The Edible Ornamental Garden

Oxalis with Geranium ‘Rozanne’

Getting ready to prepare a meal? Wander out into the garden and you might just find some edible ornamental plants. Add interesting flavors and visual interest to your dinner salad with a few tart Redwood Sorrel (Oxalis oregano) leaves and flowers, for example.

Photo: James Wrathall

While most people wouldn’t classify dandelions as ornamental, I secretly suspect that many admire the bright yellow flowers, myself included, when they aren’t growing in our own yards or cracks in the sidewalk. All parts of the dandelion are edible and have medicinal and culinary uses. Dandelion roots can be harvested during any frost-free period of the year and eaten raw or steamed. The flowers can be added to a salad, made into jellies or dipped in batter to make dandelion fritters (you can even make dandelion wine). The leaves are rich in potassium, antioxidants, and vitamins A and C. Dandelion greens can be eaten raw, steamed, boiled, sautéed or braised. For use in salads, greens should be harvested from new plants while still small and tender, before the first flower emerges. Larger greens tend to be tougher and more bitter, and better suited for cooking. (Source: Mother Earth News)

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Wilted Dandelion Greens Salad
4 slices of bacon, chopped
1 small red onion, diced
2 tsp brown sugar
2 tbsp cider vinegar
1 bunch dandelion greens, washed and dried, stems removed
Salt and freshly ground black pepper, to taste

Fry bacon bits in a skillet until they are crisp and have rendered all their fat. Pour off all but 1 tablespoon of the bacon drippings and return the skillet to the burner. Add onion and stir in the sugar and cider vinegar. Pour the hot dressing over the greens, tossing the greens so as to coat them with dressing. Add salt and pepper to taste. [Note: To make this recipe vegetarian, omit the bacon and prepare the dressing with oil.]

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Simple Sautéed Dandelion Greens
1 to 2 tbsp olive oil
1 to 2 cloves garlic, chopped
1 bunch dandelion greens, washed and dried, stems removed
Salt and freshly ground black pepper, to taste

Heat olive oil in a large skillet or wok on medium-high heat. Add garlic and cook for 1 minute or until it becomes translucent. Add the greens and sauté 2 to 3 minutes or until soft, stirring occasionally. If your greens are tough, you may want to cover the pan and steam them for a minute or 2 more. Add salt and pepper to taste.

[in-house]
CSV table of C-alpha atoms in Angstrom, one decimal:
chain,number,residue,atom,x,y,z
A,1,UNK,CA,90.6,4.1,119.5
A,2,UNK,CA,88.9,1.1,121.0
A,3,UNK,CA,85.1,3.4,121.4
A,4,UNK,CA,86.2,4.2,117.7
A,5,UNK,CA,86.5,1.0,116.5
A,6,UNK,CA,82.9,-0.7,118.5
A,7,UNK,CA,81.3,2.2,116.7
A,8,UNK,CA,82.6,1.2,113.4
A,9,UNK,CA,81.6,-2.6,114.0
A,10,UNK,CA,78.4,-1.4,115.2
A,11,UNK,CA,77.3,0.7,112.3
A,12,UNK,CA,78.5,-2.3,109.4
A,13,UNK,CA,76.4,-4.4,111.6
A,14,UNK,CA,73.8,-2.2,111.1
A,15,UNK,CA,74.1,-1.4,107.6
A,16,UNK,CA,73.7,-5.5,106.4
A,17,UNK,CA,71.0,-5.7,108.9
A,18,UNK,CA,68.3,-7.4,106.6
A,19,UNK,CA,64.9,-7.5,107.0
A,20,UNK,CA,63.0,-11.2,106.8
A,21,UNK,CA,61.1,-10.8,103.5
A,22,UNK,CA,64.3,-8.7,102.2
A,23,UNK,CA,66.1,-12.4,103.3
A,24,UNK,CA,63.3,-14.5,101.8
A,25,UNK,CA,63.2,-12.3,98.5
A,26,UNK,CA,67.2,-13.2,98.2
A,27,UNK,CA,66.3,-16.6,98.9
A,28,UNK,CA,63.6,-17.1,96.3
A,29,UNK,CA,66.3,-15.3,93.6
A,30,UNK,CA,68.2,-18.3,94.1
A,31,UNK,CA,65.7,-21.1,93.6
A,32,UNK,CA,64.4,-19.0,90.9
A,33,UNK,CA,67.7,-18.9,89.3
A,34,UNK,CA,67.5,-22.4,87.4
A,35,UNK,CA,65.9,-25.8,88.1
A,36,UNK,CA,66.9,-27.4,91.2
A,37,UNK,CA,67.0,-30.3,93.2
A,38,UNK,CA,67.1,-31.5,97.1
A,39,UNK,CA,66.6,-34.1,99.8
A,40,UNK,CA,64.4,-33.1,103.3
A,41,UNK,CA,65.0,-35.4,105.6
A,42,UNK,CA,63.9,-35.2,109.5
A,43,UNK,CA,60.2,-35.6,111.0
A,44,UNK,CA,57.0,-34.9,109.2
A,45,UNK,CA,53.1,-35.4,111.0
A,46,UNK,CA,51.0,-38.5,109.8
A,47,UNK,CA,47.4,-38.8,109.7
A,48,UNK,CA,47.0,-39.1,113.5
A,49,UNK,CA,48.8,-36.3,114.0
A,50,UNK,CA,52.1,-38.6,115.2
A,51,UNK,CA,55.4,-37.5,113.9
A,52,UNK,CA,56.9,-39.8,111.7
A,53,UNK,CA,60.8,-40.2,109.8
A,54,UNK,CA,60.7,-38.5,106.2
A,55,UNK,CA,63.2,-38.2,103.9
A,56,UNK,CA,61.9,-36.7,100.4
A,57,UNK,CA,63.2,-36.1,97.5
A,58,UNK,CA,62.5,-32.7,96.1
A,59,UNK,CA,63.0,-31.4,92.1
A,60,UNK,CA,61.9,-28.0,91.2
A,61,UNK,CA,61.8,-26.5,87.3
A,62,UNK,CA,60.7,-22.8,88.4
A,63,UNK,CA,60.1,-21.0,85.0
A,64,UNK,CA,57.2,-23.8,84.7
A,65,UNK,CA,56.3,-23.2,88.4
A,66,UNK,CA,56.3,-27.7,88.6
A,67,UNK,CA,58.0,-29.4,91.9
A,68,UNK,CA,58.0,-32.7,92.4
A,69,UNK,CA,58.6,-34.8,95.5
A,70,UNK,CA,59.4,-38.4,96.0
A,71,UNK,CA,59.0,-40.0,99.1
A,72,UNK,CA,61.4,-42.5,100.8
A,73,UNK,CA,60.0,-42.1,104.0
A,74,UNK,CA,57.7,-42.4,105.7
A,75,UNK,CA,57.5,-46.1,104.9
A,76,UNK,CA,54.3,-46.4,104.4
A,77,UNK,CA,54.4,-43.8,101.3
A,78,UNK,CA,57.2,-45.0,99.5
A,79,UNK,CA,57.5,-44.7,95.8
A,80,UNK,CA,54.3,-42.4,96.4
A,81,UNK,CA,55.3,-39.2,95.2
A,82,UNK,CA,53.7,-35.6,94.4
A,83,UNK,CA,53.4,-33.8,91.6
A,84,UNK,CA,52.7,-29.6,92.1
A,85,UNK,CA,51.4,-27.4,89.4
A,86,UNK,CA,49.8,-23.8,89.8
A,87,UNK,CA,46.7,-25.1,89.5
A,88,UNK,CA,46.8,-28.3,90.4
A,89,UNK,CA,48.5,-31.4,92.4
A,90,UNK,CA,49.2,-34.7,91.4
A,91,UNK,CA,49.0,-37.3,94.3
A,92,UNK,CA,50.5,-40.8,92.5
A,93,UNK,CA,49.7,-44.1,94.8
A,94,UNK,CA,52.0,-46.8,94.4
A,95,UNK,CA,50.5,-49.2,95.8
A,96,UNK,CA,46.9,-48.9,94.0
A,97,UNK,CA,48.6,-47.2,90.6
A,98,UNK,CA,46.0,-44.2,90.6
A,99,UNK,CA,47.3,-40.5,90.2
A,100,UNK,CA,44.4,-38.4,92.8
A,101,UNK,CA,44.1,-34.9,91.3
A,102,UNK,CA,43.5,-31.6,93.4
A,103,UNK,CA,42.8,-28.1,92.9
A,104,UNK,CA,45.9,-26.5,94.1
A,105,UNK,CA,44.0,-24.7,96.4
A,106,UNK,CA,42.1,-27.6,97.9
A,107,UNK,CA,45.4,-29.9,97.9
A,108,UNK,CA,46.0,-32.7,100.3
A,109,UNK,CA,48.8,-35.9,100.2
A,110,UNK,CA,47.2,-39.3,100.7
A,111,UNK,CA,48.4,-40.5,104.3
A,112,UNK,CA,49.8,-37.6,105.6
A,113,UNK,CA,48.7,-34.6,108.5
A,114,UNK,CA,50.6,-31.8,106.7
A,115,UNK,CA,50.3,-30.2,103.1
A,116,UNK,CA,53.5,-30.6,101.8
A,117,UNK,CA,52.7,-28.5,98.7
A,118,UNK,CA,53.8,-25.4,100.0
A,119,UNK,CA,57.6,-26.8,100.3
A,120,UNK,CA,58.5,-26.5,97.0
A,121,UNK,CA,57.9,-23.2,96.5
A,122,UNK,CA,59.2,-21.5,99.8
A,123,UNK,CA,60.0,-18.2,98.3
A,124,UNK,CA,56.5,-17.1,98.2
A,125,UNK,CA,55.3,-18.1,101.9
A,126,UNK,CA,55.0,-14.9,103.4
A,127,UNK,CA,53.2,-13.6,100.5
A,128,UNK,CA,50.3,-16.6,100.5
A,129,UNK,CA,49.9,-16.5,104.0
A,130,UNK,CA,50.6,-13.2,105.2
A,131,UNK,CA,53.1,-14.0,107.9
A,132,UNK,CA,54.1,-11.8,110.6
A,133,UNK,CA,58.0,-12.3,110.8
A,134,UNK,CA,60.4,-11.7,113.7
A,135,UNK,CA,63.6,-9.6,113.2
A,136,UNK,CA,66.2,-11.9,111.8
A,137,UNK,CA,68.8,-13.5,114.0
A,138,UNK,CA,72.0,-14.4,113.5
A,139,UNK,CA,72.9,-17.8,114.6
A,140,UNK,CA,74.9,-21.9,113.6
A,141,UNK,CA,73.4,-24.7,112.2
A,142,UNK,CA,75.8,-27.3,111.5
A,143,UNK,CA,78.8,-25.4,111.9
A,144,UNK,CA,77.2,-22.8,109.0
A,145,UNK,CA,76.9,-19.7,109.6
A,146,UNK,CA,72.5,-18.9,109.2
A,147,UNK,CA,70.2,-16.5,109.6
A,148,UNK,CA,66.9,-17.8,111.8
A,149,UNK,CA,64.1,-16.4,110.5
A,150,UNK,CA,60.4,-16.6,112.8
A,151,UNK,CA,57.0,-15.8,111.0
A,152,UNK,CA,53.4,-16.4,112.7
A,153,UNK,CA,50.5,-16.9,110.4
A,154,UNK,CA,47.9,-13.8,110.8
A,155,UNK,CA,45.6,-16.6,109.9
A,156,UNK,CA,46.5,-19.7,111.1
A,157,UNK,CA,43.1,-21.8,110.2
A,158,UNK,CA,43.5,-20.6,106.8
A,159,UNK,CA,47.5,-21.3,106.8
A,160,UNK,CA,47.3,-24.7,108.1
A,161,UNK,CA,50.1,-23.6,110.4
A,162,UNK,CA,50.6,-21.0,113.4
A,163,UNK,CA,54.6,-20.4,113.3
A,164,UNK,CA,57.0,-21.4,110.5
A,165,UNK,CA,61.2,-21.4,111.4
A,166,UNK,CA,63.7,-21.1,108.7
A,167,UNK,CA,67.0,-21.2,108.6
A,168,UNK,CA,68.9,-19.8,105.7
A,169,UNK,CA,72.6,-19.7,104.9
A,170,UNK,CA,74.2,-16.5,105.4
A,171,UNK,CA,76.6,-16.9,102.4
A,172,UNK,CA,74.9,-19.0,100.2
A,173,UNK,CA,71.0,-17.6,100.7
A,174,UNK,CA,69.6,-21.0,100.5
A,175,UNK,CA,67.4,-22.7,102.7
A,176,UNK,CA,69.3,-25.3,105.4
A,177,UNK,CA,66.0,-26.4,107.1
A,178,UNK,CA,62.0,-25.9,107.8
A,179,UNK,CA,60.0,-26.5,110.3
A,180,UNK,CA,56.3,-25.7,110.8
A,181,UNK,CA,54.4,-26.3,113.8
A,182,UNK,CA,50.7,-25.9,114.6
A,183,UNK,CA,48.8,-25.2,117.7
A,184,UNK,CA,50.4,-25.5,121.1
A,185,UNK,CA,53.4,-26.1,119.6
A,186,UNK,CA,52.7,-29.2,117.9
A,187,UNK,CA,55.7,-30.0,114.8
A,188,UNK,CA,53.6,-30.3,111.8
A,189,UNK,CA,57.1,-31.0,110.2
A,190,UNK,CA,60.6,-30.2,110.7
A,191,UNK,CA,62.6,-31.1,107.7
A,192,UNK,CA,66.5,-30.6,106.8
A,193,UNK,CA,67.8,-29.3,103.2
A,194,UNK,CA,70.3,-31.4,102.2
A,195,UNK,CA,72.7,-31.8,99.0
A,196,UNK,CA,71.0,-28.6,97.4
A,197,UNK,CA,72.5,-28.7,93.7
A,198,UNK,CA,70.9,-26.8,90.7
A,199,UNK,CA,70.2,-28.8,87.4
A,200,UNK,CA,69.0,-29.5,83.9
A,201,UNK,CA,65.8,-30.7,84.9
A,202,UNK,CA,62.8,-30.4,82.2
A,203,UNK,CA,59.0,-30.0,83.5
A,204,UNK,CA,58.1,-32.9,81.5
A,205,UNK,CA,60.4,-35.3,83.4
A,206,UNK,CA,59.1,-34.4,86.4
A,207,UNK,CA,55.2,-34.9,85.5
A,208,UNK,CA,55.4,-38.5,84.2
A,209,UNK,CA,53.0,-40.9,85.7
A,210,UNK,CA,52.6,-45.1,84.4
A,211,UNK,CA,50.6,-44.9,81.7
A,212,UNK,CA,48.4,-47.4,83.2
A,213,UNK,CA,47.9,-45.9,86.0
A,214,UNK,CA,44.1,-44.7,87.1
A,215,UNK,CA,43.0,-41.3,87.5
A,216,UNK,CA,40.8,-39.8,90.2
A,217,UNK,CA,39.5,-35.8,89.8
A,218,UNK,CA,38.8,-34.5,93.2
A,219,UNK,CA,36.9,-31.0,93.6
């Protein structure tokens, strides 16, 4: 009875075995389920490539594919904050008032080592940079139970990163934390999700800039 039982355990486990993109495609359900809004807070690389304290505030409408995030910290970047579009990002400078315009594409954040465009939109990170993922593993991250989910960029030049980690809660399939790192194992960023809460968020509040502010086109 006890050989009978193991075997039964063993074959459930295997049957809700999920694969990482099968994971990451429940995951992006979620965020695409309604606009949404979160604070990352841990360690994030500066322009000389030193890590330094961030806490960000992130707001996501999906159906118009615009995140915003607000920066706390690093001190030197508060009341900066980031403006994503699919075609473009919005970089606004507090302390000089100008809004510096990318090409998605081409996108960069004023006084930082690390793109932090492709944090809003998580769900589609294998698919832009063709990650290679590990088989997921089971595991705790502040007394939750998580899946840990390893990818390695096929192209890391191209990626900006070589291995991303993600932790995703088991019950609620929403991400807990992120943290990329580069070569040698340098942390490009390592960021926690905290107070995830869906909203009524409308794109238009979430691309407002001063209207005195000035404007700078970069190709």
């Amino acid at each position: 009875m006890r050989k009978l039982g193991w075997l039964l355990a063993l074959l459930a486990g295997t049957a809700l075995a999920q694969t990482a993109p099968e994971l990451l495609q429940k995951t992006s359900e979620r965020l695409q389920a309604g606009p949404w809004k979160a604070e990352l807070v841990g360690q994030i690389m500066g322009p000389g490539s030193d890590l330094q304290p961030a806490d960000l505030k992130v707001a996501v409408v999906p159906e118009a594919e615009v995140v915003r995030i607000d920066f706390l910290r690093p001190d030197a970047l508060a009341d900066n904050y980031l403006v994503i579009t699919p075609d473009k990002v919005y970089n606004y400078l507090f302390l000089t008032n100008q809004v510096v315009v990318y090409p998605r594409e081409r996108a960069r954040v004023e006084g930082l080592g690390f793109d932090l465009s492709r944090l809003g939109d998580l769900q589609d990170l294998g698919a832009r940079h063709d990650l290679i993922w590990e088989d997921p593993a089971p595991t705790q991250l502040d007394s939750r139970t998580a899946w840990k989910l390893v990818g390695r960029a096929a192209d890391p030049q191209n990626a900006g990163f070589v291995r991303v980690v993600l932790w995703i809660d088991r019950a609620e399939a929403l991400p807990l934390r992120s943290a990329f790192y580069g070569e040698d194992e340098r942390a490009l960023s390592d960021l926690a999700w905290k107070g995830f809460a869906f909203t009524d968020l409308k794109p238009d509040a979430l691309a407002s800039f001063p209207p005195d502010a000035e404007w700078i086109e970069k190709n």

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The fiddleheads of some ferns are edible, particularly the ostrich ferm. But Ruth Lively, senior editor of the former Kitchen Gardener magazine, cautions that any fiddlehead be eaten in small quantities. “The term ‘fiddlehead’ refers to a young, tightly coiled fern frond because it looks like the scroll of a violin. Throughout the world, several types of fiddleheads are eaten, though most contain toxic compounds. The most commonly eaten and most esteemed fiddlehead is that of the ostrich fern (Matteuccia struthiopteris, USDA Hardiness Zones 2–8), often simply called fiddlehead fern. The ostrich fern is the safest fern to eat, even though it, too, can contain toxins. The fiddleheads of cinnamon fern (Osmunda cinnamomea), lady fern (Athyrium filix-femina), and bracken fern (Pteridium aquilinum) can also be eaten, but all are at least mildly toxic and can cause nausea, dizziness, and headache, so it’s probably best to avoid them. The safest way to eat fiddleheads is to stick to ostrich ferns and to eat them in small quantities. If foraging seems daunting, you can likely find fiddleheads at early spring farmers markets.

“Fiddleheads offer a fresh flavor reminiscent of asparagus and a pleasantly crunchy, tender-firm texture. As the fiddleheads enlarge and unfurl, they become tough and stringy, so harvest fiddleheads and their shoots (stems) when they are 8 to 16 inches tall, by bending the stalk until it snaps. Before eating, rinse the fiddleheads well, rubbing off any brown, papery particles that cling. Raw fiddleheads are good in salads. To cook fiddleheads, simply boil them until tender and dress with a little butter. Fiddleheads can also be blanched first until about half tender in a little salted water and then finished by being braised in stock or sautéed in butter or oil with garlic. With their bright color, interesting flavor, and toothy texture, fiddleheads are a stunning addition to pasta sauces and stir-fry dishes.” [Source: Fine]